In much of western civilization, throughout history, suicide has been considered to be morally reprehensible and considered to be no different than murder. This essay examines how suicide was perceived by some of the greatest thinkers in western civilization: Socrates of Athens during Greece’s classical era and Saint Augustine from the declining Western Roman Empire in Hippo. To assist in my thesis, I will be analyzing Plato’s The Phaedo, which recounted Socrates last moments and his discussion of death and suicide, and Saint Augustine’s Book I of The City of God. This paper finds that though their perspectives on suicide differ greatly in many ways, Saint Augustine and Socrates did agree that self-sacrifice in the service of their respective deities is permissible, reflecting the authoritarian nature of both the God of Christianity as well as the ancient Greek pantheon in how humans are treated.
Though suicide has been largely viewed as equivalent to murdering another person in Europe since the dark ages up until the industrial revolution, there have always been exceptions in how suicide is treated depending on its context. As Saint Augustine states,
“This very same divine law [thou shalt not kill], to be sure, made certain exceptions to the rule that it is not lawful to kill a human being. The exceptions include only such persons as God commands to be put to death, either by an enacted law or by special decree applicable to a single person at the given time – but note that the man who is bound to this service under orders, as a sword is bound to be the tool of him who employs it, is not himself the layer, and consequently there is no breach of this commandment…” (227).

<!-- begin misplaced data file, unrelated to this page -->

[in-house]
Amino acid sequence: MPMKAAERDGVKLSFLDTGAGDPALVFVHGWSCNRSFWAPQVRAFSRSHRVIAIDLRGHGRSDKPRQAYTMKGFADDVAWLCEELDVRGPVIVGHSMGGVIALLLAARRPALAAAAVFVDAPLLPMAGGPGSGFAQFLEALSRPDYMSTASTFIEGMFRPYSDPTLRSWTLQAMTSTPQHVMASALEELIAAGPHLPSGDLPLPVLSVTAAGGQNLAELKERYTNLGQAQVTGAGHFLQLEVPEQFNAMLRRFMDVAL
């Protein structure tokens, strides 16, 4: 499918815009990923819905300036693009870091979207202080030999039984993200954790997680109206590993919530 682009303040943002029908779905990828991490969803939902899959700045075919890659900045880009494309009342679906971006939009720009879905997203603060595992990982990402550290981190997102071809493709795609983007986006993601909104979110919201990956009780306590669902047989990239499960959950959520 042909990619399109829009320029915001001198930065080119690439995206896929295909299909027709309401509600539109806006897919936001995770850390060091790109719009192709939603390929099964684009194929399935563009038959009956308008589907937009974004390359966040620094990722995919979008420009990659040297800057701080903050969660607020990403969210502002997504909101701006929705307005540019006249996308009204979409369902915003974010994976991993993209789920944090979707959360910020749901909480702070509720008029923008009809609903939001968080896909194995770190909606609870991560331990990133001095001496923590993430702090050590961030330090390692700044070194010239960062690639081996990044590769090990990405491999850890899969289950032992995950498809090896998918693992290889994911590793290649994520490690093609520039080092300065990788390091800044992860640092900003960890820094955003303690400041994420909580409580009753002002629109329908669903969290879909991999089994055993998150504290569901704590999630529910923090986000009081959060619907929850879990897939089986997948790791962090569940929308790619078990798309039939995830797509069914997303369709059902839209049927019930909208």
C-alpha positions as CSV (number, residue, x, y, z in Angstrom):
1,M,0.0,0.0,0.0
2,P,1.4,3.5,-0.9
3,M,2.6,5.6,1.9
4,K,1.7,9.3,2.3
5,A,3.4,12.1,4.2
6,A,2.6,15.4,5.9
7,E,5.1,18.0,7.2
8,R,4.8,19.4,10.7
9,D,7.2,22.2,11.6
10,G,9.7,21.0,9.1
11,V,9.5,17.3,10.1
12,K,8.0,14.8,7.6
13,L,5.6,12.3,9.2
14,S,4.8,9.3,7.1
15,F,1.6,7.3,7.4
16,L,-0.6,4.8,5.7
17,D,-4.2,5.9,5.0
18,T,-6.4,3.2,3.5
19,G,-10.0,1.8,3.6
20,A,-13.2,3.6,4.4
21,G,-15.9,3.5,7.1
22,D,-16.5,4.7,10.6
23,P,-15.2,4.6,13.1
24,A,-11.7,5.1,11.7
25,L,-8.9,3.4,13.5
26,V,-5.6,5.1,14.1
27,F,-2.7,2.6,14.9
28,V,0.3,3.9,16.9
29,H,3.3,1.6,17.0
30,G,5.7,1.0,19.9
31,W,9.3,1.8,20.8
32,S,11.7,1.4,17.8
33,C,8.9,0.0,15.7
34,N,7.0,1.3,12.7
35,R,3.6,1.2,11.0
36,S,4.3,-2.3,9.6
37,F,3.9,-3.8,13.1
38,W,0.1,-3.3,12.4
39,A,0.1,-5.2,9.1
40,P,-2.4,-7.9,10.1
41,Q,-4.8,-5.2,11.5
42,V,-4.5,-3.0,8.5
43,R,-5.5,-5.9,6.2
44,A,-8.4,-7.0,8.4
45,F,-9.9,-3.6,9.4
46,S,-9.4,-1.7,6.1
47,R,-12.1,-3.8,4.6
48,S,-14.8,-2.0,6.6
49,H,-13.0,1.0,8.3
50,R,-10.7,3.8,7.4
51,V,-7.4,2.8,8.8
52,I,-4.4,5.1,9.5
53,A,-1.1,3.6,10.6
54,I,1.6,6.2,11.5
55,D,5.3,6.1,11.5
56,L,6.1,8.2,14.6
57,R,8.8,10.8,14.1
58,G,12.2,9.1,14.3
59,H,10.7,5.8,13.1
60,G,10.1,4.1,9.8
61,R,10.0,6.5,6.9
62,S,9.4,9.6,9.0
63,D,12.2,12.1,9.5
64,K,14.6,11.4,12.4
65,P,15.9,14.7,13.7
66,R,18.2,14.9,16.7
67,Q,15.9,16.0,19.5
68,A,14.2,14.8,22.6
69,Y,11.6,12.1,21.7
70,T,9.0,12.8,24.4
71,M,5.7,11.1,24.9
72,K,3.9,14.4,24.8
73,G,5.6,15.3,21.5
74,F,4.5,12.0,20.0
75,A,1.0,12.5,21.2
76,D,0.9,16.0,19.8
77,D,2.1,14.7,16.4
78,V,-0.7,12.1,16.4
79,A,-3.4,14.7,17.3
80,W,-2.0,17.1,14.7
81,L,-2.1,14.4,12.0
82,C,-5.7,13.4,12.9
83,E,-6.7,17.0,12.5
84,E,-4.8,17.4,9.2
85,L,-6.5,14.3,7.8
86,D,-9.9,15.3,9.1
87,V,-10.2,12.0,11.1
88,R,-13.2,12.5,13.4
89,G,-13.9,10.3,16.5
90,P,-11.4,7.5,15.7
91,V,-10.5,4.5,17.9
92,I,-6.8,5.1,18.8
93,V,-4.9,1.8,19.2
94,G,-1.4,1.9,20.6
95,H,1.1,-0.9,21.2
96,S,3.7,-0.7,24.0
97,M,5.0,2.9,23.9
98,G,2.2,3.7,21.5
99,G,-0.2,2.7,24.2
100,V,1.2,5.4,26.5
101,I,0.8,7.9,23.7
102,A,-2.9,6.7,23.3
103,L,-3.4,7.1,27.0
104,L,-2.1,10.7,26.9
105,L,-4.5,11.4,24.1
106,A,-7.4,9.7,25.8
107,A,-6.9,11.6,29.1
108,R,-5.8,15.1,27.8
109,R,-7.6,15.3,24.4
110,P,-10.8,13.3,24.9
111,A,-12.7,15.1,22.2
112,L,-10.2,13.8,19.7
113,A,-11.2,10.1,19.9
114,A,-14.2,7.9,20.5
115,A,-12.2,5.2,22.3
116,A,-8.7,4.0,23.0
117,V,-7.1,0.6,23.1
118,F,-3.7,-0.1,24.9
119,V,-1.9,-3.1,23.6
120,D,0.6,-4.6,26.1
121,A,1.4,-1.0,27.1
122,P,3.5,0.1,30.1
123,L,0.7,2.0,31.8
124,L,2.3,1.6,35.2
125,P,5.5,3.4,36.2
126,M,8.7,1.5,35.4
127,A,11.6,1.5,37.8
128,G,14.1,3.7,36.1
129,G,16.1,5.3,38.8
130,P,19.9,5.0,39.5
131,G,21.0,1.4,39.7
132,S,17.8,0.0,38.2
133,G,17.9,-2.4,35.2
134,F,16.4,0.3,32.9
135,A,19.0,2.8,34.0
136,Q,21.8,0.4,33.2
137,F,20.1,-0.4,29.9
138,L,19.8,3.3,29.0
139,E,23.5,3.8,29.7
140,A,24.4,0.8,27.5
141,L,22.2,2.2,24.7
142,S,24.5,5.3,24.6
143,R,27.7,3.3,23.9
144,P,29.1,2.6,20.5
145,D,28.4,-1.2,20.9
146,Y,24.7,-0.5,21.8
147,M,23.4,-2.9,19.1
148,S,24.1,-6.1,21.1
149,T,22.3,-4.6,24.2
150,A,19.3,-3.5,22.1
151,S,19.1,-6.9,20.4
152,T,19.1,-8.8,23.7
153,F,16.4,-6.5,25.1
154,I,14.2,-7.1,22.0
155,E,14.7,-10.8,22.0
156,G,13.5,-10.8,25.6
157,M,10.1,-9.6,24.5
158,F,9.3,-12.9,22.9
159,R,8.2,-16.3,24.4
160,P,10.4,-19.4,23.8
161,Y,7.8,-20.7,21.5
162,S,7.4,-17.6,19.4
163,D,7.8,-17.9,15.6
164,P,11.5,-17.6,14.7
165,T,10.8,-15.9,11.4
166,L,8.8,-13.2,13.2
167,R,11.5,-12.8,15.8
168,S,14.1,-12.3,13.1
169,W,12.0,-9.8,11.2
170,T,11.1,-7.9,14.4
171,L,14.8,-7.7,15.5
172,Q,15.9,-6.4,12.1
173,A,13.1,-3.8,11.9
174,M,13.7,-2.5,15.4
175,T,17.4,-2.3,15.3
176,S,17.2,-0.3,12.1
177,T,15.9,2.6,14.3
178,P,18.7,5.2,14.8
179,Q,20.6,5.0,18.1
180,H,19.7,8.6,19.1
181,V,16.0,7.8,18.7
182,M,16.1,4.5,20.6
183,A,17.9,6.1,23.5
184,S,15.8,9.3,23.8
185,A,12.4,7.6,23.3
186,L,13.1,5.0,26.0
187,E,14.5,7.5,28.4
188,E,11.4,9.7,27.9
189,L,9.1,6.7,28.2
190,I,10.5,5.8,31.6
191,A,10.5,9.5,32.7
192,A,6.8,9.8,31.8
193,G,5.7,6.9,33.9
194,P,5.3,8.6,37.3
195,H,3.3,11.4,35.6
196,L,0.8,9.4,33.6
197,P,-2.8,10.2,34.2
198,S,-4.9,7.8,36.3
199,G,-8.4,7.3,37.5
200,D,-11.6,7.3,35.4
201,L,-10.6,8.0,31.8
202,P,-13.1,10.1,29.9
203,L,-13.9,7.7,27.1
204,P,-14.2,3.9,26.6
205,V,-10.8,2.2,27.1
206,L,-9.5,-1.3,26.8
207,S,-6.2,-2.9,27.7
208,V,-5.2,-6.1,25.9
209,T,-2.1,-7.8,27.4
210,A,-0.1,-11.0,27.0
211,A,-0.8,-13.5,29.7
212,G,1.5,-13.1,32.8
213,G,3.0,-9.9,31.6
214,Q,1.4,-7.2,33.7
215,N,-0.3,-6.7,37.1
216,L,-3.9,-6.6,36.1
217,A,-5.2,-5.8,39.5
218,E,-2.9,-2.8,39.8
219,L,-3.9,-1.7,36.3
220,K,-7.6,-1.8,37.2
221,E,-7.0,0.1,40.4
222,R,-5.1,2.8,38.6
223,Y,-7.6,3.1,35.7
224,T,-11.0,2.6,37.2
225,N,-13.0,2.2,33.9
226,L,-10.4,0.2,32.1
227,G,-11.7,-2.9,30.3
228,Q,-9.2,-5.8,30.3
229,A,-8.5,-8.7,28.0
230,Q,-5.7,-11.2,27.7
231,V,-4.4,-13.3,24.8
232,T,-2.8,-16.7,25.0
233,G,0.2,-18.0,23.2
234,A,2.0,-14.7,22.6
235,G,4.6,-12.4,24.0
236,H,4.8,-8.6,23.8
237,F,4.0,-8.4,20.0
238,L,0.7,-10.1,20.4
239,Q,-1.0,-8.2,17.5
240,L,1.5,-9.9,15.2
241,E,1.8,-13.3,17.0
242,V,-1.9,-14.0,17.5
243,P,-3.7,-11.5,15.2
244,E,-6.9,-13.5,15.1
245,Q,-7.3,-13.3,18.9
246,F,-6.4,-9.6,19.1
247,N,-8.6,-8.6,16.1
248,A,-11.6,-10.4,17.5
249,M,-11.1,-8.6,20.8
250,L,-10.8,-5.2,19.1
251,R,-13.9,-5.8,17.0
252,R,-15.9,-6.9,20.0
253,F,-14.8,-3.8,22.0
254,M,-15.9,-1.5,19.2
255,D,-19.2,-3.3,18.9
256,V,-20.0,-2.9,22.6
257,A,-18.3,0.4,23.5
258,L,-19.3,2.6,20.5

If Augustine gives leeway to those that commit murder as an instrument in the service of God, then surely committing suicide in that same form of service is also permissible under Christian doctrine. Indeed, Augustine even refers to Samson from the Old Testament of the Bible: “Nor is Samson acquitted of guilt on any other plea, inasmuch as he crushed himself by the collapse of the house along with his enemies, than the plea that the Spirit who through him had been working miracles, had secretly order this” (229). Only self-sacrifice necessitated by divine powers beyond our control are allowed according to Saint Augustine. It is implied that even as one kills himself in the service of God, such a person must have been chosen among the ranks of the faithful devout, and certainly being chosen as the vessel of God’s will would be considered an honor. Socrates’ views on the relationship between man and deity are not so different as he states that “…the gods are our guardians and that we men are one of the chattels of the gods” (216). Though in Christianity there is only one god as opposed to the ancient Greek pantheon, humans are seen as possessions to be used by the divine. As the tools of God(s), humans are meant to follow instructions, and unless otherwise directed, the murder of the self would constitute in the destruction of the deity’s property for which the offender would be condemned and punished. Yet in a case such as Socrates’, where he was sentenced to drink the hemlock poison and die, he would fall into that exception in the condemnation of suicide, as he explains when he says, “Then perhaps from this point of view it is not unreasonable to say that a man must not kill himself until god sends some necessity upon him, such as has now come upon me” (216). Saint Augustine and Socrates both acknowledge their belief in humanity’s predestined role as servants of a higher power and that suicide should only be permitted in the case that it benefits said power.